Quinnipiac University, “American Voters Say 2-1 Stay Out Of Syria, Quinnipiac University National Poll Finds; Drop In Foreign Policy Approval Keeps Obama Score Low,” July 11, 2013.
Eric Schmitt, “Drones in Niger Reflect New U.S. Tack on Terrorism,” The New York Times, July 10, 2013.
The drone base, established in February and staffed by about 120 members of the Air Force, is the latest indication of the priority Africa has become for the United States at a time when it is winding down its presence in Afghanistan and President Obama has set a goal of moving from a global war on terrorism toward a more targeted effort. It is part of a new model for counterterrorism, a strategy designed to help local forces—and in this case a European ally—fight militants so American troops do not have to.
But the approach has limitations on a continent as large as Africa, where a shortage of resources is chronic and regional partners are weak. And the introduction of drones, even unarmed ones, runs the risk of creating the kind of backlash that has undermined American efforts in Pakistan and provoked anger in many parts of the world…
The challenge for the United States, with little experience in Africa, is a difficult one…To experts on Africa, the possibility that the drones will yet cause a backlash remains real, especially if Islamic radicals make it an issue.
Oren Dorrell, “U.S. Arms Showing Up in Hands of pro-Assad Militias,” USA Today, July 10, 2013.
U.S. and Western weapons have been reaching Iranian-backed Shiite militias fighting to keep Bashar Assad’s forces in power in Syria. Analysts say it’s unclear if the weapons were captured, stolen or bought on the black market in Syria, Turkey, Iraq or Libya.
The ability of Assad’s allies to obtain U.S. weapons is one of many reasons the United States should not supply Syrian rebels with weapons, which President Obama said he would start to do last month, said Rep. Ileana Ros-Lehtinen, R-Fla., former chairwoman of the House Foreign Affairs Committee.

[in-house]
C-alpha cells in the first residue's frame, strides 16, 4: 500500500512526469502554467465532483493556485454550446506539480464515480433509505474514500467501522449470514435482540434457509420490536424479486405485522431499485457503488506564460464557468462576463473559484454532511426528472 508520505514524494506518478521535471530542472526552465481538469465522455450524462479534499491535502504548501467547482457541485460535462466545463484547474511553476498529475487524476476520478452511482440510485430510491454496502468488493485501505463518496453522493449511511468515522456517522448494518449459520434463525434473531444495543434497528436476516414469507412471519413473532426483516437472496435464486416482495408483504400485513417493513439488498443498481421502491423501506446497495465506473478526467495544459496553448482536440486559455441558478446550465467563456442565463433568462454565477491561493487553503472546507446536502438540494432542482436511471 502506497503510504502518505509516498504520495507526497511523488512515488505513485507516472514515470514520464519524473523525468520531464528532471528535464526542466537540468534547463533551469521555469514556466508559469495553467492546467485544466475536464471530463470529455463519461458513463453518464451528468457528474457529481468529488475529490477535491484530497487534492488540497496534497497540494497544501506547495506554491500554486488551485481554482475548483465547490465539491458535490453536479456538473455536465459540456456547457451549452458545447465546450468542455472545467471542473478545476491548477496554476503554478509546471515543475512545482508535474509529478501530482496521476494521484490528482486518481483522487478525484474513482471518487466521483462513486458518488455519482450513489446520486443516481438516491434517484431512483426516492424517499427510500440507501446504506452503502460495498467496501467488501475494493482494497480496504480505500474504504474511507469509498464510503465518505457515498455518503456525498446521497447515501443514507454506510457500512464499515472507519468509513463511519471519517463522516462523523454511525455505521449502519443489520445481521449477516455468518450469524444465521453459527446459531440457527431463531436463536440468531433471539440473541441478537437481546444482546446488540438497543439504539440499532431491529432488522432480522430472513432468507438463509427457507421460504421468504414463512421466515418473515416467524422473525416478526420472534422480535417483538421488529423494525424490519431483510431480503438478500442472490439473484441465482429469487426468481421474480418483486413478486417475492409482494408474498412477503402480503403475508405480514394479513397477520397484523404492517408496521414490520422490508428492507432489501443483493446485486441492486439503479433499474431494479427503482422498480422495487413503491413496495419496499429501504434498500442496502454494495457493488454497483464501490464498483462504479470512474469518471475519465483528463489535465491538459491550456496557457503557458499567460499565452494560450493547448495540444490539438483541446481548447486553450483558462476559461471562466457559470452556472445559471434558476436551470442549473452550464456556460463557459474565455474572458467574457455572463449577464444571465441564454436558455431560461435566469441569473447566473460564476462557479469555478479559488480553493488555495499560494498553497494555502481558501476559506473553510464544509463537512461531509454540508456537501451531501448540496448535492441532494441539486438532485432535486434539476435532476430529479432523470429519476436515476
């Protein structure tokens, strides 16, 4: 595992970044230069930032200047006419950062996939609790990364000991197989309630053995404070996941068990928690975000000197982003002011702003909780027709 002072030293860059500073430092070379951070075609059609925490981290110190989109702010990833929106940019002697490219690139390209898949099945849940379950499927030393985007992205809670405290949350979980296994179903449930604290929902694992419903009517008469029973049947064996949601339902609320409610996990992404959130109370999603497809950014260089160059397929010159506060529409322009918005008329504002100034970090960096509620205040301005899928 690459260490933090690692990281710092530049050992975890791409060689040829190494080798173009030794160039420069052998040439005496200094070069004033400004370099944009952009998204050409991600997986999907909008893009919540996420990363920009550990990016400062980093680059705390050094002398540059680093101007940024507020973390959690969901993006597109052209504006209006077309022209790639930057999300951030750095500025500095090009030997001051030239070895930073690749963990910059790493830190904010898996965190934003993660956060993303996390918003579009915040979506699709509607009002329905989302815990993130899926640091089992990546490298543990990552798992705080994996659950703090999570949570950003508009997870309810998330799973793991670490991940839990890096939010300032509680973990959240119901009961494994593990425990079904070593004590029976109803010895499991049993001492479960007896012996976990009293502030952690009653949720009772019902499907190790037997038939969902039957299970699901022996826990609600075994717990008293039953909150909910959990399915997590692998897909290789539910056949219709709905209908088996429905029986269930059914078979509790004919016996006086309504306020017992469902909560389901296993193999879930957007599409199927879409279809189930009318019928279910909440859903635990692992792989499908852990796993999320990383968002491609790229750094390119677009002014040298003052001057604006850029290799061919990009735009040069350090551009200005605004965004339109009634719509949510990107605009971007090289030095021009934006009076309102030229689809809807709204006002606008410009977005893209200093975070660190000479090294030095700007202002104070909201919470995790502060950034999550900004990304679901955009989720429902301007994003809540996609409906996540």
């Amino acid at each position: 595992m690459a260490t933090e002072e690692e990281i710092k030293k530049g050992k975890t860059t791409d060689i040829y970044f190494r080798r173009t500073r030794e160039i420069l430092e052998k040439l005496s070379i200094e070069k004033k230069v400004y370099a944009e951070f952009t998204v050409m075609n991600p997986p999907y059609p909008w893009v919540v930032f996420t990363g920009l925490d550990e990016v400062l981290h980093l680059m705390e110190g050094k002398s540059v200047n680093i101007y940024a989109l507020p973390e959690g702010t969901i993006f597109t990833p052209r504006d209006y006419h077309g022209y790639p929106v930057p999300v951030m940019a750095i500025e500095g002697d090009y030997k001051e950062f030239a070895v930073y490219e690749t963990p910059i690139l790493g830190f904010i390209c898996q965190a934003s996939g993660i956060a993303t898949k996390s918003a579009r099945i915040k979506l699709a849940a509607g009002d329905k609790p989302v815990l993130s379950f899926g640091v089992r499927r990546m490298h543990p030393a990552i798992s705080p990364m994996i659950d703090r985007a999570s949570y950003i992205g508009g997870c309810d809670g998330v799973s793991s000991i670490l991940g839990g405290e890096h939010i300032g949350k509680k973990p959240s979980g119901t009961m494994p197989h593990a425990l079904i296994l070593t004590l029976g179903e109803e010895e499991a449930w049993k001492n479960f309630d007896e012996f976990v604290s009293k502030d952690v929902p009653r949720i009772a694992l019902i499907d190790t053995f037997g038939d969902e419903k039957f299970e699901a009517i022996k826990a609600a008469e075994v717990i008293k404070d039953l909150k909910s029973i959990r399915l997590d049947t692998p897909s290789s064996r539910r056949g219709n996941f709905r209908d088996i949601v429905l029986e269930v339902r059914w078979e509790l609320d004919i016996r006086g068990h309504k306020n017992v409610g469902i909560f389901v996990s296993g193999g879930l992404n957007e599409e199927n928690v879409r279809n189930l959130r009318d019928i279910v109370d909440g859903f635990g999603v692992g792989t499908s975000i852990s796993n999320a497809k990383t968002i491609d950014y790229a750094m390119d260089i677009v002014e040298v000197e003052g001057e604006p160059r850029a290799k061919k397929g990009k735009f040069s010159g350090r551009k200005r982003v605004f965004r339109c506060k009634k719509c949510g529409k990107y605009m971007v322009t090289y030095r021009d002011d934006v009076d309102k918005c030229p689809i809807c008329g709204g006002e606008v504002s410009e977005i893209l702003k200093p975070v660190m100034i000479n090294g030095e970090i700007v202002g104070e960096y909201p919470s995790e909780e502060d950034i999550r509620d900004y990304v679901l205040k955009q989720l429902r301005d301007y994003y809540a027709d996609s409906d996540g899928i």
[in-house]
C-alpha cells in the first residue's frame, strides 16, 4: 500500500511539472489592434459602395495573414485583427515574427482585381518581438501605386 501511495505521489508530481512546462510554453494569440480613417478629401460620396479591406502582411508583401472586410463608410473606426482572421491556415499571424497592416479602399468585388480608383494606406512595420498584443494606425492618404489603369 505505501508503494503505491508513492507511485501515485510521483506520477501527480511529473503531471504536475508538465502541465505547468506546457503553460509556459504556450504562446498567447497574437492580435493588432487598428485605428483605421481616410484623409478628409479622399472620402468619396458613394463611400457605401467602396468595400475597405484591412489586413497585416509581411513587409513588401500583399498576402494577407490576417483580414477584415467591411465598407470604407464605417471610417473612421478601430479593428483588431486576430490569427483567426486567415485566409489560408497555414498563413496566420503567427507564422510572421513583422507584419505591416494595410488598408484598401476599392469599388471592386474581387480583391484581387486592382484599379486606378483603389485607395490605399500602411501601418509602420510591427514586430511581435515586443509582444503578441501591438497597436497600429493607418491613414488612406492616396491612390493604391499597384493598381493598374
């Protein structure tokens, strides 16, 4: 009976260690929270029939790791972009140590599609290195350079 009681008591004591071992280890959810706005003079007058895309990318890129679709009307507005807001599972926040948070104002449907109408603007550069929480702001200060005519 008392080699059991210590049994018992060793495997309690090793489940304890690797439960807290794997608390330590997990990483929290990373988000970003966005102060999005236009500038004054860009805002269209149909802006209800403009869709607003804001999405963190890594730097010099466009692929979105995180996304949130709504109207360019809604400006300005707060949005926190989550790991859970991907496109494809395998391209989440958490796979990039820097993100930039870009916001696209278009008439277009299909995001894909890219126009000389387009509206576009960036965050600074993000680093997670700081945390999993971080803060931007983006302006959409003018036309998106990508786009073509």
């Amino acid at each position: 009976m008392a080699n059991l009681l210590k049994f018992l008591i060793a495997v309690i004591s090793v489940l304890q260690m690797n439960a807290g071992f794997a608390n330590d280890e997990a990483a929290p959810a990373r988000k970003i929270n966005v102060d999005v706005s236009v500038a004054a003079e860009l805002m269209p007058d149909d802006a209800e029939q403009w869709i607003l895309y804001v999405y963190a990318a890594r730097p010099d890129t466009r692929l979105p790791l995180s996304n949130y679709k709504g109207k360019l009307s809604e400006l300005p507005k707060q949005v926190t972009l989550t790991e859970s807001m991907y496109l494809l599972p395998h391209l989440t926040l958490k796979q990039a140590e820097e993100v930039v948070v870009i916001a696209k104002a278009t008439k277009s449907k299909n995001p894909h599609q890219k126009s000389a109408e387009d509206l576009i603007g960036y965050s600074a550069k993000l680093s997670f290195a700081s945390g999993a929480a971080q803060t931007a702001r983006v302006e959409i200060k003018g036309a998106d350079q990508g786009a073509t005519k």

Julian Pecquet and Jeremy Herb, “Intelligence panels cut off aid to Syrian rebels by restricting funds,” The Hill, July 9, 2013.
The exact nature of the restrictions is unknown because the committees voted privately on the basis of classified information. What is known is that the restrictions are sufficient to prevent the administration from delivering arms as planned, according to a source familiar with the actions…
“In keeping with the president’s announcement of our stepped-up assistance to the [Syrian opposition’s] Supreme Military Council, we are going to consult with Congress on these matters, and we intend to provide that stepped-up assistance,” [White House press secretary] [Jay] Carney said at Tuesday’s White House briefing. “We were not bluffing. The president was very serious, as I think he made clear.”
Asad Hashin, “Pakistan’s Bin Laden Dossier,” Al Jazeera, July 8, 2013.
The Abbottabad Commission was charged with establishing whether the failures of the Pakistani government and military were due to incompetence – or complicity. It was given overarching investigative powers, and, in the course of its inquiry, interviewed more than 201 witnesses – including members of Bin Laden’s own family, the chief of Pakistan’s Inter-Services Intelligence, and other senior provincial, federal and military officials.
The Commission’s 336-page report is scathing, holding both the government and the military responsible for “gross incompetence”, leading to “collective failures” that allowed Bin Laden to escape detection, and the United States to perpetrate “an act of war”…